Hundreds of Colombians have been fleeing Venezuela, wading across the River Tachira with fridges, mattresses and bed on their backs. Venezuela says it is cracking down on paramilitary and smuggling gangs active along the border but the families fleeing said they had nothing to do with crime.

The Colombians, many of whom have lived in Venezuela for years, said they were abandoning their homes after they said they were given 72 hours to pack up and leave by Venezuelan security forces.

"This is like when the Jews' houses were marked with stars in Germany,"

Most of the refugees have lived for years in Ernesto Guevara, an extremely poor Venezuelan border village, or other nearby settlements, but they were forced to leave after Venezuelan authorities marked their homes with a 'D' for 'demolition' over the weekend.

"This is like when the Jews' houses were marked with stars in Germany," said Maria Velazco as she helped Colombian friends living in Ernesto Guevara pack up their things.

Venezuelan President Nicolas Maduro has blamed many of recession-hit Venezuela's problems on Colombians.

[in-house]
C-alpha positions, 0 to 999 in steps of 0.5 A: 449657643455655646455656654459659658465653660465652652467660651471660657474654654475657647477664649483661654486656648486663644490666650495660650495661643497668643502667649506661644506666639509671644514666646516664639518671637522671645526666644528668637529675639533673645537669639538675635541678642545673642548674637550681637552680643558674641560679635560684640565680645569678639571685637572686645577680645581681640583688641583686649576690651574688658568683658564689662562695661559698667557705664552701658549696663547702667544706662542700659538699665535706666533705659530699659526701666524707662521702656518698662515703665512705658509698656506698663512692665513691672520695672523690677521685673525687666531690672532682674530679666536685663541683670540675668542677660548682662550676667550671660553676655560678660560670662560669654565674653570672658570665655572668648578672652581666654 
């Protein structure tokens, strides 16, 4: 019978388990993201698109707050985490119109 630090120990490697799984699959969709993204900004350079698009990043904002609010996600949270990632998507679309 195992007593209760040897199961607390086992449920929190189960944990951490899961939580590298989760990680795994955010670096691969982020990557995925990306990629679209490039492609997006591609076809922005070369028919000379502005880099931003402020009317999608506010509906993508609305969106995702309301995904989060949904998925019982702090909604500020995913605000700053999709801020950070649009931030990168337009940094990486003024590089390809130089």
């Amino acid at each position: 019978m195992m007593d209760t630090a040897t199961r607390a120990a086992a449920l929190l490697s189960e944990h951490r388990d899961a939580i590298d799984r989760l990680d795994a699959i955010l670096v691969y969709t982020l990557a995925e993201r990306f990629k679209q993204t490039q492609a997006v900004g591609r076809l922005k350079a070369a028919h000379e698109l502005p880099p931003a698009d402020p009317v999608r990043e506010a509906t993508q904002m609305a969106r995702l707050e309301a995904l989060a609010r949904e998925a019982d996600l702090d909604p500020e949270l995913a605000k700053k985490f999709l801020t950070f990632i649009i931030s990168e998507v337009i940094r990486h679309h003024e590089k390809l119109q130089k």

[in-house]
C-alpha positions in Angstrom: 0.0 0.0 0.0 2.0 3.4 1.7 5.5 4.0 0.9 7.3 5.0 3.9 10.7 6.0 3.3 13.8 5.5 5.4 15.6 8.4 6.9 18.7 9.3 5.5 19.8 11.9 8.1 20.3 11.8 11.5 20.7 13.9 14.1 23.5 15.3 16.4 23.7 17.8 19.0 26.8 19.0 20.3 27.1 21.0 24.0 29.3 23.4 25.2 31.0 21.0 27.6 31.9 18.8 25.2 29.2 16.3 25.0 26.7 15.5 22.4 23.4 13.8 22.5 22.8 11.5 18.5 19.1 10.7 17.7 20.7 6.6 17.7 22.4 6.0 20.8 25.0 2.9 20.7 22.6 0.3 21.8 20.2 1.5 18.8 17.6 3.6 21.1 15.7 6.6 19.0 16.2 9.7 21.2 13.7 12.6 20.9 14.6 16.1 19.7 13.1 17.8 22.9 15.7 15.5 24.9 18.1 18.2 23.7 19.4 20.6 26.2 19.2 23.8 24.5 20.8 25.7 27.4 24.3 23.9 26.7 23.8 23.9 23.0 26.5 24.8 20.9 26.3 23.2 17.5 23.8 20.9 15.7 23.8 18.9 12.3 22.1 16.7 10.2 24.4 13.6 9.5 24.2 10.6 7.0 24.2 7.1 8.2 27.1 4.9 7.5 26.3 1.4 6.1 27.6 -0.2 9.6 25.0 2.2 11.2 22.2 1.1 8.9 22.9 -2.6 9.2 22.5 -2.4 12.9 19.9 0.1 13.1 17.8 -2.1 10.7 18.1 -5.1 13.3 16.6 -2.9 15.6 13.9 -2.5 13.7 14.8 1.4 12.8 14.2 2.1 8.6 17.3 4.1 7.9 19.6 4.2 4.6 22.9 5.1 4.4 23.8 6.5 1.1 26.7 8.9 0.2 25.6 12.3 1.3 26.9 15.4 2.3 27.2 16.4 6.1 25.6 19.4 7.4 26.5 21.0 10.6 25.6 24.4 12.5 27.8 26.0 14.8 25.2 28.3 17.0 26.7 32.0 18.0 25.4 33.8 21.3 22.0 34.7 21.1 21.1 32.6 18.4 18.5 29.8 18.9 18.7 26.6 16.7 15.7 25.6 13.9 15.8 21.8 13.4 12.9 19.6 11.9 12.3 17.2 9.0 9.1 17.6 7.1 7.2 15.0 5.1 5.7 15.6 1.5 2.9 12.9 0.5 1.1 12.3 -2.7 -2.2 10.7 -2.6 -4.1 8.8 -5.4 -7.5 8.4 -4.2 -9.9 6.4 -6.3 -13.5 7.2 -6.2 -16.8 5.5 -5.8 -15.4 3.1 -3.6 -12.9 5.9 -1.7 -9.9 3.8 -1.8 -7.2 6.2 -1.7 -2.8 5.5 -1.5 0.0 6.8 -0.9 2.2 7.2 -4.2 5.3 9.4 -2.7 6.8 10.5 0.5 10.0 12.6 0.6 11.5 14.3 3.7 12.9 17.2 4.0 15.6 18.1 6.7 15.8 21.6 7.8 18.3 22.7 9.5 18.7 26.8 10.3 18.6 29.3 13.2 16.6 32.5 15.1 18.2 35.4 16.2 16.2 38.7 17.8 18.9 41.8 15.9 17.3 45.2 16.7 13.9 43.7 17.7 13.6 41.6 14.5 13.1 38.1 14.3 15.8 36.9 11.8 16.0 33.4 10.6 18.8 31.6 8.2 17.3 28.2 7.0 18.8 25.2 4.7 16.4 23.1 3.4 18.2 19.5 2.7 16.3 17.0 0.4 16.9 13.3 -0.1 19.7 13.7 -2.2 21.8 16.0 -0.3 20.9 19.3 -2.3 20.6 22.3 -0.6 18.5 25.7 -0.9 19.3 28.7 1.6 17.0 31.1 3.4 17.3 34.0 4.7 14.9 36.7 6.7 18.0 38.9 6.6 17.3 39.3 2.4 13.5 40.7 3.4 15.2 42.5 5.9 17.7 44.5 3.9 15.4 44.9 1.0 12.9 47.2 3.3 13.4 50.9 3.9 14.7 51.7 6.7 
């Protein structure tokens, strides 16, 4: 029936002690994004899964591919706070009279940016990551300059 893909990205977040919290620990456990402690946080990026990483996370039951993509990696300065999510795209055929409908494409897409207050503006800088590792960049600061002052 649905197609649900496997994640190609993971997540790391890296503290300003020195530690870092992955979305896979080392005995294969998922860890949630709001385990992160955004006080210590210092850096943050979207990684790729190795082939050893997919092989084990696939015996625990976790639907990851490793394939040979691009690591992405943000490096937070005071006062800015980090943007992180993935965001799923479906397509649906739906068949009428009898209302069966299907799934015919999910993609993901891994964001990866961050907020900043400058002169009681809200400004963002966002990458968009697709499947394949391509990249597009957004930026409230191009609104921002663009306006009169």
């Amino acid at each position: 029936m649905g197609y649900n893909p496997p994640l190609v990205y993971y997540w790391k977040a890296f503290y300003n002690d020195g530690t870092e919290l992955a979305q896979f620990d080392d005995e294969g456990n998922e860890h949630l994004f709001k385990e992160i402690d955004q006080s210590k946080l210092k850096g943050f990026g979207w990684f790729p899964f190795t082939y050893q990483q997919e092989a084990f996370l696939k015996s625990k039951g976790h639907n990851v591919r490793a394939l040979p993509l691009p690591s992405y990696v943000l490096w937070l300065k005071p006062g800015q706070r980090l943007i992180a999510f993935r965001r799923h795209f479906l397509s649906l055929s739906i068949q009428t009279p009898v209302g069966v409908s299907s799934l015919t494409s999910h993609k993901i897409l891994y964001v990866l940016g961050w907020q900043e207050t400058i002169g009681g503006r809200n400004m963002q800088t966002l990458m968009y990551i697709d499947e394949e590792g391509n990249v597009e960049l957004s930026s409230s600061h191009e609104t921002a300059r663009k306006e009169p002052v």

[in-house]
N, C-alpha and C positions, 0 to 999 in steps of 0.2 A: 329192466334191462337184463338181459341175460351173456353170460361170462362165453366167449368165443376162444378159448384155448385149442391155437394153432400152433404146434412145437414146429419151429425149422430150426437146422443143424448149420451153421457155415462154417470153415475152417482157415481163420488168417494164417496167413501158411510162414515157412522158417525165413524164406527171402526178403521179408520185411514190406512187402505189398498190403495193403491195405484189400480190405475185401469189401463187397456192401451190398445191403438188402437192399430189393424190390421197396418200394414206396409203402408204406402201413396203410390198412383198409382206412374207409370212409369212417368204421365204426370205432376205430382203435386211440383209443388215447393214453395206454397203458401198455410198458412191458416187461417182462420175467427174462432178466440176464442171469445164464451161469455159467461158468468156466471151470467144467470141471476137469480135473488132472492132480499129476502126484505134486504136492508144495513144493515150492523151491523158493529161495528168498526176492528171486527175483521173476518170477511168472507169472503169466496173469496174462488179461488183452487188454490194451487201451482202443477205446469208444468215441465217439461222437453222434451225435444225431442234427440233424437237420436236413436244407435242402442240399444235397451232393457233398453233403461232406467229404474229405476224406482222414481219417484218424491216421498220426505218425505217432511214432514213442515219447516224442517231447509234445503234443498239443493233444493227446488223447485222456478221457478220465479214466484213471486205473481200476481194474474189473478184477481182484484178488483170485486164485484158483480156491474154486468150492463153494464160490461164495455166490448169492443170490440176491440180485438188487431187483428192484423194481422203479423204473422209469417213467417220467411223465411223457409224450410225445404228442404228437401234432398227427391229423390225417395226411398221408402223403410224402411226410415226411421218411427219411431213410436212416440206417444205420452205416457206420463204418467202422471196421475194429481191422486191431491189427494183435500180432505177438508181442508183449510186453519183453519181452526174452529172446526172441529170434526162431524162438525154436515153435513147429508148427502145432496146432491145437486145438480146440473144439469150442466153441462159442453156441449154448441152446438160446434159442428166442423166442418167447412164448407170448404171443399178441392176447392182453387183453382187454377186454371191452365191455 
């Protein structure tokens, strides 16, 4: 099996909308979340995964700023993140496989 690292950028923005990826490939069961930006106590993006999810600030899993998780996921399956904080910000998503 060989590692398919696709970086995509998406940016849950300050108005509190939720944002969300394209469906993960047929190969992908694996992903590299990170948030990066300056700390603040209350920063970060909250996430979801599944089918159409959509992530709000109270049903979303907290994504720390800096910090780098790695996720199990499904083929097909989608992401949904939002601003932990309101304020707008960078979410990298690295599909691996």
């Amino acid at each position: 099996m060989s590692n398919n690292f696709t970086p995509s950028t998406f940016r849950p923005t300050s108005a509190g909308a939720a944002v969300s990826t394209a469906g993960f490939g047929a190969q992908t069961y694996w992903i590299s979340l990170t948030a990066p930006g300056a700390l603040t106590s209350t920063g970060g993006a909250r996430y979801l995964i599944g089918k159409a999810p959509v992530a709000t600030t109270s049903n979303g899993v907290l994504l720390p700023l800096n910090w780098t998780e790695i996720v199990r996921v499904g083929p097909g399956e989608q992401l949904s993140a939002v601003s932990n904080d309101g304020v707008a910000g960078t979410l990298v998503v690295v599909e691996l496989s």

He said he was forced to act to protect communities from violent mafias who he says smuggle goods purchased in Venezuela at ultra-low prices and resell them for huge profits across the border, further emptying already barren supermarket shelves.

The socialist leader also said he was acting to defend residents along the border after gunmen he claimed were paramilitaries linked to former Colombian President Alvaro Uribe shot and wounded three army officers on an anti-smuggling patrol.

Uribe has repeatedly denied links to paramilitaries or killings in Venezuela, saying such allegations are attempts by Maduro, who he calls a dictator, to distract attention from that country's deepening economic crisis as elections loom in December.

Tensions between the South American countries spiked to their highest level in years after Maduro closed a major border crossing and declared a state of emergency in six western cities. Maduro said the normally busy Simon Bolivar international bridge would remain closed until Colombian authorities do their part to bring order to the porous border, an area long plagued by violence and drug-trafficking.

Venezuela's roughly five million Colombians are grappling with whether to stay on in the crisis-hit country. Many were economic migrants lured by an oil-fuel boomed that earned the Opec country the nickname 'Saudi Venezuela' in the 1970s, while others fled Colombia's guerrilla war.

As the socialist-led Venezuelan economy deteriorates, however, thousands have already packed their bags to return to Colombia and leave behind severe shortages of medicines and meat, unchecked crime and economic inflation.